The largest U.S. banks, including JPMorgan Chase & Co. (JPM) and Bank of America Corp., would have to hold capital in excess of Basel III standards under a proposal being drafted by Senate Democrats and Republicans to curb the size of too-big-to-fail banks.
The current draft of the legislation would require U.S. regulators to replace Basel III requirements with a higher capital standard: 10 percent for all banks and an additional surcharge of 5 percent for institutions with more than $400 billion in assets. Senators Sherrod Brown, a Democrat from Ohio, and David Vitter, a Republican from Louisiana, have said they intend to introduce the bill this month.
The measure comes amid calls by regulators including Federal Reserve chairman Ben S. Bernanke to do more to rein in the size of so-called too-big-to-fail banks, a term used to describe institutions perceived to be so big and important that taxpayers would be compelled to prevent their failure. The proposal’s authors have said it incorporates ideas from FDIC Vice Chairman Thomas Hoenig, Dallas Federal Reserve President Richard Fisher and former FDIC Chairman Sheila Bair.
Analysts including Jaret Seiberg of Guggenheim Securities LLC’s Washington Research Group said that the bill doesn’t yet have enough support to become law. Still, its bipartisan support means it has a better chance of passage than other proposals.
“I don’t think this language can be enacted into law but that doesn’t mean if you are at a big bank you should breathe easy,” Seiberg wrote in a market commentary. “This is indicative of a big and serious threat.”
The measure would impose the strictest provisions on six banks -- JPMorgan Chase, Bank of America, Citigroup Inc. (C), Wells Fargo & Co. (WFC), Goldman Sachs Group Inc. (GS), and Morgan Stanley (MS) -- all of which have assets greater than $400 billion.
Karen Shaw Petrou, co-founder of Federal Financial Analytics Inc., a Washington-based consulting firm, said the proposal would return the banking system to a time before the Federal Deposit Insurance Corp. was set up to guarantee bank deposits.
“I view it as a radical view of how American banks should be restructured that seems to disregard the role of the FDIC coverage, prudential regulation and the totally different structure of the 2013 economy,” Petrou said in an interview.
Brown has said the goal of the legislation is to take away the “economic advantage the market gives” large banks and to reduce the risk they pose to the financial system. He said support for a too-big-to-fail bill has grown over the last 10 to 12 months.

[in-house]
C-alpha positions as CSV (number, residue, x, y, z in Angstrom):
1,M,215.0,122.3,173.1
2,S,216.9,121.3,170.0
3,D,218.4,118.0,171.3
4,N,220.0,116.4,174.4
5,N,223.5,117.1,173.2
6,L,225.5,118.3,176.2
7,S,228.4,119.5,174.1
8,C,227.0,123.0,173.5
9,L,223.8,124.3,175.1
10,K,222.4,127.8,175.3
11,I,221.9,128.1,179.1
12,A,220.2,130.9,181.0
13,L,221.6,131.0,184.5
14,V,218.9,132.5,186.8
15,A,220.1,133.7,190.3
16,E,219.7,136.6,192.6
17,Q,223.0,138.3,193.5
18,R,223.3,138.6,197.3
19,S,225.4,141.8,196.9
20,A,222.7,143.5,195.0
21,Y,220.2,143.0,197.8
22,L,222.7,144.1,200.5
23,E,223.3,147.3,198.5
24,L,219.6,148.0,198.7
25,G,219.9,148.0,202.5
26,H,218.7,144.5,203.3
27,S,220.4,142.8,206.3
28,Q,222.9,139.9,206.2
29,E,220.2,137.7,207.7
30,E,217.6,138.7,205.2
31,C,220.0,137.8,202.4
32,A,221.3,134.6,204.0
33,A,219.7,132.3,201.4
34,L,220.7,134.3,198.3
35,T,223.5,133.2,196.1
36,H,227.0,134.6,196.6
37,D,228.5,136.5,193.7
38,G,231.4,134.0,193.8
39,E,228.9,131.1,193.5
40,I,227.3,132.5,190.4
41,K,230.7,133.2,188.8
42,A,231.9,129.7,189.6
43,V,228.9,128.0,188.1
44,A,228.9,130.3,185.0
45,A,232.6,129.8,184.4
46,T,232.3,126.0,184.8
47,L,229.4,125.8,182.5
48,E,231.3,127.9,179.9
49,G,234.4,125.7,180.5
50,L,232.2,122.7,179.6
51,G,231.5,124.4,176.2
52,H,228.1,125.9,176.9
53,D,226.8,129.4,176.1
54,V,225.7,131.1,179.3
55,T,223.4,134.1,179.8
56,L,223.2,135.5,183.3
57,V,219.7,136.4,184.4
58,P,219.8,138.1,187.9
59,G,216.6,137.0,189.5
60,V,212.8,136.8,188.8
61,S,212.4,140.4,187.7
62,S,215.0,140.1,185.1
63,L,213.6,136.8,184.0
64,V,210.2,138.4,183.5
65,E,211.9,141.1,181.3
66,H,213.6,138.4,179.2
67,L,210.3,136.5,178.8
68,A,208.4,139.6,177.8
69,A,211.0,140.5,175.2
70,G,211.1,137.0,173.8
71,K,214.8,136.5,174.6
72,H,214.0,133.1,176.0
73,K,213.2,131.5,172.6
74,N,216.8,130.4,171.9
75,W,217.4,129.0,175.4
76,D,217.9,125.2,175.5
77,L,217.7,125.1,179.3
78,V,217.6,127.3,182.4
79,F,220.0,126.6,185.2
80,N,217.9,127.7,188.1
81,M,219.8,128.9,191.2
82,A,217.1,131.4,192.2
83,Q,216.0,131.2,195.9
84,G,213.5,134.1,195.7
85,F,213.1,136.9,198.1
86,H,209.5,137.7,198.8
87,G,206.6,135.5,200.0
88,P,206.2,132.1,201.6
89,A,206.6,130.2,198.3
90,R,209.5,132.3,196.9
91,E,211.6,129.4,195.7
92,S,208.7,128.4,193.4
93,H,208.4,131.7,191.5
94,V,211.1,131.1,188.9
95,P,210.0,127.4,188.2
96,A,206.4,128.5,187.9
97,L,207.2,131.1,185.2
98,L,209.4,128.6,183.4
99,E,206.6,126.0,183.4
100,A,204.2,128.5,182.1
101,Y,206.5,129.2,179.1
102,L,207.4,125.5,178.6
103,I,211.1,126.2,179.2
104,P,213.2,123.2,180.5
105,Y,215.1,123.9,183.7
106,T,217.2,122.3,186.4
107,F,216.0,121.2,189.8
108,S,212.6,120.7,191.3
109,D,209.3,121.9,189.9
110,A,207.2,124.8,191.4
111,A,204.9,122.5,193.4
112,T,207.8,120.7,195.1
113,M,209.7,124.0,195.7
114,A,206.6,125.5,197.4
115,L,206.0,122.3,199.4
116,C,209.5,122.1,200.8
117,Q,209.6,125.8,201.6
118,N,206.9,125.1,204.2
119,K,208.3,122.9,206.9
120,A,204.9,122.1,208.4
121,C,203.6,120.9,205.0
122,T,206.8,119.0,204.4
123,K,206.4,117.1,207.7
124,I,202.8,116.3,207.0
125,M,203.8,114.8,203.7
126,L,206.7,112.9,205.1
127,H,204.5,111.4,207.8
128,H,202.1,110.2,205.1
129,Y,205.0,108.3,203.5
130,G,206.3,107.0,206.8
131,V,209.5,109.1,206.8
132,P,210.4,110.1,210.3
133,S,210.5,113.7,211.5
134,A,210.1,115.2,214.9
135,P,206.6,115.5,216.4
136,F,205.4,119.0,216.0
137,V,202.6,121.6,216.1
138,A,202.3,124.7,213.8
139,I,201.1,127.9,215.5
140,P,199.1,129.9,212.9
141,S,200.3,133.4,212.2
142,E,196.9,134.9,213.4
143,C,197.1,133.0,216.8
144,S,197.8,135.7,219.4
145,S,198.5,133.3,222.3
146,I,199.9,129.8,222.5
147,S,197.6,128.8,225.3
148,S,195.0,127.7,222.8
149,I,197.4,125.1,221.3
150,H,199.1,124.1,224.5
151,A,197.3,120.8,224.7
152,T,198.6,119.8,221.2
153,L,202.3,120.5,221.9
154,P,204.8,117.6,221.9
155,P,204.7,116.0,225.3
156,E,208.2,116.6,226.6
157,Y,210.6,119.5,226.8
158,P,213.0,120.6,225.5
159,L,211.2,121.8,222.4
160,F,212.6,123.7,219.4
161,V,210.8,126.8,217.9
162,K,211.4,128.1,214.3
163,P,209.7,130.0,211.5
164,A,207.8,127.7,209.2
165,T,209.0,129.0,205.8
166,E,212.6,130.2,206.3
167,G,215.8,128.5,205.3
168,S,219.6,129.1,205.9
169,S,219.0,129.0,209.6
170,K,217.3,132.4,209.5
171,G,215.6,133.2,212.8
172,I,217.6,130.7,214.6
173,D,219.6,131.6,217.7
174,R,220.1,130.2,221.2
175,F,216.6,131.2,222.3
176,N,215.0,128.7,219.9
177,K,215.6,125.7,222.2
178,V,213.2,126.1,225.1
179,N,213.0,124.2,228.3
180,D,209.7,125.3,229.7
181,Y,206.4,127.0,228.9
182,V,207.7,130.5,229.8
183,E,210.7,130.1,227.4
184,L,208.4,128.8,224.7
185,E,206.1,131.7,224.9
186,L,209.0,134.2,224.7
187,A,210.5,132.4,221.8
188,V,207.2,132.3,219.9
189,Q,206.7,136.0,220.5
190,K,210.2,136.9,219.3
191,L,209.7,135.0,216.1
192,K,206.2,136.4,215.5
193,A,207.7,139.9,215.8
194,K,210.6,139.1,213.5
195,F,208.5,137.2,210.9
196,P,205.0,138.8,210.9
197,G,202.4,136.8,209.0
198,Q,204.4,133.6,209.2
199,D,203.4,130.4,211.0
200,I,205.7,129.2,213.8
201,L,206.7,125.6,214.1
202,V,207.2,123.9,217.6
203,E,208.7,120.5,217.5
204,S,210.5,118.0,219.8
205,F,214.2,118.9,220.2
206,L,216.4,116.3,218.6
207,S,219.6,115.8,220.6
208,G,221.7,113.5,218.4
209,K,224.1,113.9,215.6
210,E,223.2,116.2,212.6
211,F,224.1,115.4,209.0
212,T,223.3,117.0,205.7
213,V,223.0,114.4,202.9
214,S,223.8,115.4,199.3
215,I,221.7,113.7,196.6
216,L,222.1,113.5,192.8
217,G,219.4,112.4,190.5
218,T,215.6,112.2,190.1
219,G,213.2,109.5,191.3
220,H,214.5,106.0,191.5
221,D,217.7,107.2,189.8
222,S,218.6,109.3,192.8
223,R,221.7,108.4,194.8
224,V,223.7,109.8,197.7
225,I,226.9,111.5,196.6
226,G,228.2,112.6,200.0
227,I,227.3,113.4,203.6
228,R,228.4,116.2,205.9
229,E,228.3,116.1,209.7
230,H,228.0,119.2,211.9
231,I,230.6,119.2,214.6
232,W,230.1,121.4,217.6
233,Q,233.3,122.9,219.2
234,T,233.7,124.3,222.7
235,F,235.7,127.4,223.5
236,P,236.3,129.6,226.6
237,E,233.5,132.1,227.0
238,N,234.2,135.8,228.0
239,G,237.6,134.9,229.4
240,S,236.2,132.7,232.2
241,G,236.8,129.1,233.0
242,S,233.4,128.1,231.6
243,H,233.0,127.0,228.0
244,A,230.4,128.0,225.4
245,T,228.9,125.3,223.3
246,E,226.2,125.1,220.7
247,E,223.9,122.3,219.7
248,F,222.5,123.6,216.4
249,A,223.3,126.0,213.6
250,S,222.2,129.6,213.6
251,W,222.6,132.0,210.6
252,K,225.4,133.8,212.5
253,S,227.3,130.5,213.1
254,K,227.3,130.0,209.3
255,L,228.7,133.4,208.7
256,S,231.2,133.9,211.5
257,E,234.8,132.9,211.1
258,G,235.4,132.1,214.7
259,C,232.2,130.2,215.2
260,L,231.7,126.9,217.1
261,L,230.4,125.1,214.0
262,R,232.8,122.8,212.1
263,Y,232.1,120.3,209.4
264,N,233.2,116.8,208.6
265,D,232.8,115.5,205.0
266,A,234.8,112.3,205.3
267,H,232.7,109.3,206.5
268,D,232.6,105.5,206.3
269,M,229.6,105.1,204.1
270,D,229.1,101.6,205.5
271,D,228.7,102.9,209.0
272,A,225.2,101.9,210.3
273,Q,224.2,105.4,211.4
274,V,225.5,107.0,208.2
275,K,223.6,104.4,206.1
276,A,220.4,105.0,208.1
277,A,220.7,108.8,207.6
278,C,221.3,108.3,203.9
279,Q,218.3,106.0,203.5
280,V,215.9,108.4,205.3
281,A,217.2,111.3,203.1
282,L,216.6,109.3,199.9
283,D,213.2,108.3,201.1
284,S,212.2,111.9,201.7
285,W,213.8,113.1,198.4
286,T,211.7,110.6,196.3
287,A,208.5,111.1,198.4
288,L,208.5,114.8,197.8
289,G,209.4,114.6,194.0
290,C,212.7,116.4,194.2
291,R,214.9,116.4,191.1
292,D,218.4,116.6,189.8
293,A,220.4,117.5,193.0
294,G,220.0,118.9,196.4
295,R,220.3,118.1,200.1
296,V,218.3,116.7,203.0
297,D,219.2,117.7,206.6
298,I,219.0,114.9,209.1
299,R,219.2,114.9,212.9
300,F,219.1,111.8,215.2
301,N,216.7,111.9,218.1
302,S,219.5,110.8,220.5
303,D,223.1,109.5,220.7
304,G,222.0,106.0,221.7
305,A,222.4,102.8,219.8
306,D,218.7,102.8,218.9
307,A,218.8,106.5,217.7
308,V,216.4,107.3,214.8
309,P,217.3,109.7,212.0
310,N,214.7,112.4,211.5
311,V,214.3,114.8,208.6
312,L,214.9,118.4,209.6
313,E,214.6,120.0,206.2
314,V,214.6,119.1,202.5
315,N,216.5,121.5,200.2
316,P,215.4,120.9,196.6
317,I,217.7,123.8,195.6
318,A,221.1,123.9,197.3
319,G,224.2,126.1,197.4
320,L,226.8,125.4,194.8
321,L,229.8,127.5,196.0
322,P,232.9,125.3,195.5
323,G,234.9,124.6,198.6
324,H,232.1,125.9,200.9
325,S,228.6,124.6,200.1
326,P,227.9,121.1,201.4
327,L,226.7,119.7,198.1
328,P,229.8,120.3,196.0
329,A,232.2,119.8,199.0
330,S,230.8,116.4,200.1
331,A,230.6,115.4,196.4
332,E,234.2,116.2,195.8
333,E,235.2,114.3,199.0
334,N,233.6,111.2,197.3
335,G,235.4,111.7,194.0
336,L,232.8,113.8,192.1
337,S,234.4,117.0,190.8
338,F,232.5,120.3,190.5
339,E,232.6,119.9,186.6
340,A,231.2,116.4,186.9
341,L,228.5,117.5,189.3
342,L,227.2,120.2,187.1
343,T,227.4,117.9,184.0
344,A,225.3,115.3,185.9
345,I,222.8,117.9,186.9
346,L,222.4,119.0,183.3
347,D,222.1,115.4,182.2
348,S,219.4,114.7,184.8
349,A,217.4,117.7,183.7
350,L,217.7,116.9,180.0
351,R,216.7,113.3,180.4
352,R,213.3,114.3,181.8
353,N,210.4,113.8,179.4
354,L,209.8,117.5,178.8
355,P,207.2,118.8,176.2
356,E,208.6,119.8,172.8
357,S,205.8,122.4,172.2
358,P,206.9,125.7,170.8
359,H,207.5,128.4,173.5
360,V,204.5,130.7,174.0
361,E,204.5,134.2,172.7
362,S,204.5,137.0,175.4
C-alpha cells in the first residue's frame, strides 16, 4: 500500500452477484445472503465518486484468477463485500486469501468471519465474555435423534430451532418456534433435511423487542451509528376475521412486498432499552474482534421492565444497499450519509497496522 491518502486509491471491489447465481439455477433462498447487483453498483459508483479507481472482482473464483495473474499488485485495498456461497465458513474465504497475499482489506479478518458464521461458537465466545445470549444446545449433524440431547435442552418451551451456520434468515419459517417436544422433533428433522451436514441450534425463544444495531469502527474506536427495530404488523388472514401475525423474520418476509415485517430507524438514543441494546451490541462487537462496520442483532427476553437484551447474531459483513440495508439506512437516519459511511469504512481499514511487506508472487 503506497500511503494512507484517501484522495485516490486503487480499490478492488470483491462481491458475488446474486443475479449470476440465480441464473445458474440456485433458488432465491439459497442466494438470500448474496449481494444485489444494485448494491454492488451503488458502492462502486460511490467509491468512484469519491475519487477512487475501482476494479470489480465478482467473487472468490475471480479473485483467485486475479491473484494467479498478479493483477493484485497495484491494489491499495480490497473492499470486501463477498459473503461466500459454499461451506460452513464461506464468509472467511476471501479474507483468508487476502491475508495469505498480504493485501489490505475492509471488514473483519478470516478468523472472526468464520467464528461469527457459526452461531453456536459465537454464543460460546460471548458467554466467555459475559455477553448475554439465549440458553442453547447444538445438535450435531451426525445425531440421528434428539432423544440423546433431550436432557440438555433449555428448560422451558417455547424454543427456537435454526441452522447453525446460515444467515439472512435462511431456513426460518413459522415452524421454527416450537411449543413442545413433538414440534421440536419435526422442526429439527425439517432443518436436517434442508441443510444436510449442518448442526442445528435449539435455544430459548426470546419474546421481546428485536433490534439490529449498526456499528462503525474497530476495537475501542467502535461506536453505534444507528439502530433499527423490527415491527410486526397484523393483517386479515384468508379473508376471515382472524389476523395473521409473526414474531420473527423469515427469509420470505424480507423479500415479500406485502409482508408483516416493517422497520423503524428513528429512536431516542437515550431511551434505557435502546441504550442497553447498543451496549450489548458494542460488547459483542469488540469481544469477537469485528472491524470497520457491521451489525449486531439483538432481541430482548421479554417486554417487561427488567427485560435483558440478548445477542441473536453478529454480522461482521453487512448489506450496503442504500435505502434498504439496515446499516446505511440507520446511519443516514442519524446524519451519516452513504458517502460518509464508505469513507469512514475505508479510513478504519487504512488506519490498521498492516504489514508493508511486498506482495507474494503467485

“I’m confident that support is growing,” Brown said in a March 10 interview with Bloomberg Television. “I don’t know that we’ve got the 50 or maybe 60 votes we need yet.”
Under Basel III, banks must hold at least 7 percent of Tier 1 capital against a bank’s risk-weighted assets, plus as much as a 2.5 percent surcharge for some of the world’s largest and most complex banks.
“A Wall Street lobbyist stole and distributed a copy of our draft bill to try and drum up support for protecting the big banks’ taxpayer-funded handouts -- and ultimately remain too- big-to-fail,” Luke Bolar, a spokesman for Vitter, said when asked to comment on the draft bill.
Large bank lobbying groups have fought criticism that some banks remain too-big-to-fail. They issued a brief on March 11 arguing that the Dodd-Frank Act, passed by Congress in response to the 2008 credit crisis, greatly diminished whatever advantage the biggest lenders held over smaller rivals.
“The reported draft mandates excessively high capital that will restrict banks’ ability to lend to businesses and job creators, and hurt economic growth,” Rob Nichols, president and chief executive of the Financial Services Forum, said in an e- mail.
The draft bill is subject to change before its introduction. It would have to be adopted by both chambers of Congress and be signed by President Barack Obama before it would become law.
The legislation would require banks to rely more on tangible common equity and less on risk-weighted assets. The bill would require the Federal Reserve and Comptroller of the Currency to write regulations setting capital standards for subsidiaries with at least $50 billion in consolidated assets. It would impose limits on federal bailouts for non-bank subsidiaries, including for U.S. branches of a foreign bank.
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